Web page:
With certain specialties within the emirate’s hospitals frequently operating at maximum capacity, new public medical facilities will go a long way towards easing existing bed and space constraints.
However, the private sector could offer even more opportunities for growth and care provision in Abu Dhabi, particularly in specialised medicine, where limited treatment options exist domestically.
The Health Authority - Abu Dhabi (HAAD) has identified some services for which the current supply does not meet demand, including obstetrics and gynaecology, paediatrics, neonatology, cardiology, oncology, emergency and intensive care medicine, and psychiatry. Women’s health in particular has experienced an increased shortage of beds and medical professionals in recent years; in December 2013, consultancy firm Booz & Company reported that the current bed shortfall for both normal deliveries and caesarean sections stands at 600 in Abu Dhabi.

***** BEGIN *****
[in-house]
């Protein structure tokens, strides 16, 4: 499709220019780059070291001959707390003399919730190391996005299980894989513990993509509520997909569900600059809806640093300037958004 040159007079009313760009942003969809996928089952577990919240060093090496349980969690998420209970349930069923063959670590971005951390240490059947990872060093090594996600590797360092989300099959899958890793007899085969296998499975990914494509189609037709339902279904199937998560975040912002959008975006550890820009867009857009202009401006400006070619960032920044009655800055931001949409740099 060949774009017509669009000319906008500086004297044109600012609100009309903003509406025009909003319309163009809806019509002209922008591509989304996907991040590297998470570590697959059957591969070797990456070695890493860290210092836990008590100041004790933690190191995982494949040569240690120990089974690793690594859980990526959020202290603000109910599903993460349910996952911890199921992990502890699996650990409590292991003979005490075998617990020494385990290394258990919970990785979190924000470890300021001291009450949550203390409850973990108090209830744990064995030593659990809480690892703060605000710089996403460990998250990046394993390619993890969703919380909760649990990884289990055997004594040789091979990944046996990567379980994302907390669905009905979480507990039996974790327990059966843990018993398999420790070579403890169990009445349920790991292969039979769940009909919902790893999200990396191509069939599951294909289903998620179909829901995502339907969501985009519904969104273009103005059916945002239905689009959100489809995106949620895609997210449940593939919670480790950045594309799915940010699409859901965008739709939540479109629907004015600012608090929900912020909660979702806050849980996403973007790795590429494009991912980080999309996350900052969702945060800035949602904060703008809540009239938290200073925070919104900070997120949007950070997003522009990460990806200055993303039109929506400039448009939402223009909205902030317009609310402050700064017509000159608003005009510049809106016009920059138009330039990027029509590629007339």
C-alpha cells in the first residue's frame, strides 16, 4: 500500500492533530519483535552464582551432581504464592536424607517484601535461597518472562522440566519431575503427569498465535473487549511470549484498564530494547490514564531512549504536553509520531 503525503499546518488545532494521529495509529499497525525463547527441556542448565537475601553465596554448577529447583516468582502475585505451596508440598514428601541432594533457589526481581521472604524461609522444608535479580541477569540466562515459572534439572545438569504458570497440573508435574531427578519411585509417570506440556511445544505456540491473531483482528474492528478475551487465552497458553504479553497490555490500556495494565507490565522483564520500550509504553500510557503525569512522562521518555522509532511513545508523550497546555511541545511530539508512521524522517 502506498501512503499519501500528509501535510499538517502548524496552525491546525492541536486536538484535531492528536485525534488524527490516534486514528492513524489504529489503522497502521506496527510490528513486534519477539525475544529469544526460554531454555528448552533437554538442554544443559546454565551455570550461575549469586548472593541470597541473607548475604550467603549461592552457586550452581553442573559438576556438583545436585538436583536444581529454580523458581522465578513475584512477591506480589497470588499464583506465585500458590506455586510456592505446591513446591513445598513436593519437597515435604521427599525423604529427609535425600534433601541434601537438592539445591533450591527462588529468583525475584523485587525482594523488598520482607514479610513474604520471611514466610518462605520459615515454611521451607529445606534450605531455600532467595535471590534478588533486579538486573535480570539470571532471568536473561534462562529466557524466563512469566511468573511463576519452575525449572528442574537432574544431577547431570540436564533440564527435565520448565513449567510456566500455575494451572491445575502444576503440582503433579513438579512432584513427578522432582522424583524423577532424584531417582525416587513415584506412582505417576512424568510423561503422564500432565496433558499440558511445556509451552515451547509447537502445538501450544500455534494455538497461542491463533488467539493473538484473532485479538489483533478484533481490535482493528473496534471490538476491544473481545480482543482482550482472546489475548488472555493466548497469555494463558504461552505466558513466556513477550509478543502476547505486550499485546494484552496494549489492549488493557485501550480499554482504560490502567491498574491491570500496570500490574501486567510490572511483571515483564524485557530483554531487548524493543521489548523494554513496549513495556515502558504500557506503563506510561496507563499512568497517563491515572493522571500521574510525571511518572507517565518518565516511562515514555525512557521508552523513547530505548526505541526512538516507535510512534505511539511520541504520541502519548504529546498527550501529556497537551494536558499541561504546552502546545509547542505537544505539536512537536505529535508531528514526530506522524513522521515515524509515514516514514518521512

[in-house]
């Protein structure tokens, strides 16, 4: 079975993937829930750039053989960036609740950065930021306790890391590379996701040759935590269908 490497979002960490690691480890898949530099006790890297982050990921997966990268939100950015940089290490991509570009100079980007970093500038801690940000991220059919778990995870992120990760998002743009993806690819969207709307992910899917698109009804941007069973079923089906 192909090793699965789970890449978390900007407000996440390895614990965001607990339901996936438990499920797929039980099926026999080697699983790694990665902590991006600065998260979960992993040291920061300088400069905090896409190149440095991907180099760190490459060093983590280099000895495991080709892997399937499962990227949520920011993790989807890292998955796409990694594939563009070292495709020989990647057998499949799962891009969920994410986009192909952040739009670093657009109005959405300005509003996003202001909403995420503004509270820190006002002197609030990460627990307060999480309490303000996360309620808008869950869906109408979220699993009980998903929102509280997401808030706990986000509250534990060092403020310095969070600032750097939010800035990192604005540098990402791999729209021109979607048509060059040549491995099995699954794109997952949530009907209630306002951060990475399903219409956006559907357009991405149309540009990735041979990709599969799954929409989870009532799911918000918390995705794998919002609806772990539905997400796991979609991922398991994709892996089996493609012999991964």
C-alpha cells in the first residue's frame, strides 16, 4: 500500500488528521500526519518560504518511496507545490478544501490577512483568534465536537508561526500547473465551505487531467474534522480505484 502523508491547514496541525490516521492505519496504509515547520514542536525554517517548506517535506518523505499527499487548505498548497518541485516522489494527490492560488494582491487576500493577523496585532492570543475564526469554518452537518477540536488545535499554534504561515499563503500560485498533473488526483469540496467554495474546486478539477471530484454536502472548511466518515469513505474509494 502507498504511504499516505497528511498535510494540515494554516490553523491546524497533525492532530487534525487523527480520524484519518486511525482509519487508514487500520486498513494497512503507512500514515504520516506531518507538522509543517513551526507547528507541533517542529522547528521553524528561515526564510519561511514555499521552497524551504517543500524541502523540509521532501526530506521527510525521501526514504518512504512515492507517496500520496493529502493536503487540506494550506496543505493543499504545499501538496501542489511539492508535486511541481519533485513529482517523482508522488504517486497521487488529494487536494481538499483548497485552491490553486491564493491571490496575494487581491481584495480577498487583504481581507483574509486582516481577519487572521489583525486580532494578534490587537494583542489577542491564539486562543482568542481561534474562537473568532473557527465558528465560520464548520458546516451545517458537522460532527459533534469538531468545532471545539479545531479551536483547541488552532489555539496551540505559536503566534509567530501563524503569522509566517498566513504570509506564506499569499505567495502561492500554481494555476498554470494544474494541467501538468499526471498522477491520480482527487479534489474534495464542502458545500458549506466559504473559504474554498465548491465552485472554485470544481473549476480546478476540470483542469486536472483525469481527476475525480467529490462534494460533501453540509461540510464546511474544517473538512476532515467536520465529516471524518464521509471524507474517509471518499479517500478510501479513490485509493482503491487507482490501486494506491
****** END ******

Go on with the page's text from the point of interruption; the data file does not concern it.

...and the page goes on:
Outbound medical tourism has been increasing as a result, with Emiratis and expatriates travelling to Europe and North America for specialised medical procedures.
According to a 2011 report by consultancy firm Deloitte, the UAE is one of the biggest markets for outbound medical tourism in the Middle East. The report found that a substantial number of UAE residents will leave the country for medical treatment, drawn by lower prices in India and South-east Asia, or specialised care at top European and American facilities.
Private specialty clinics and “five-star” hospitals could help keep high-end patients in the emirate when they seek medical care. While the Cleveland Clinic Abu Dhabi, a 364-bed facility scheduled for construction completion in April 2014, is perhaps the most notable, other private facilities and specialised centres will also have a significant impact on the local health care landscape.
For example, facilities including the Danat Al Emarat Hospital will help ease the pressure on women’s health services. The Dh700m ($191m), 150-bed site will feature labour evaluation and high-risk pregnancy units, delivery rooms, a special care nursery, intensive care units, surgical suites and a 24-hour emergency department. The hospital is now set to open in March 2014.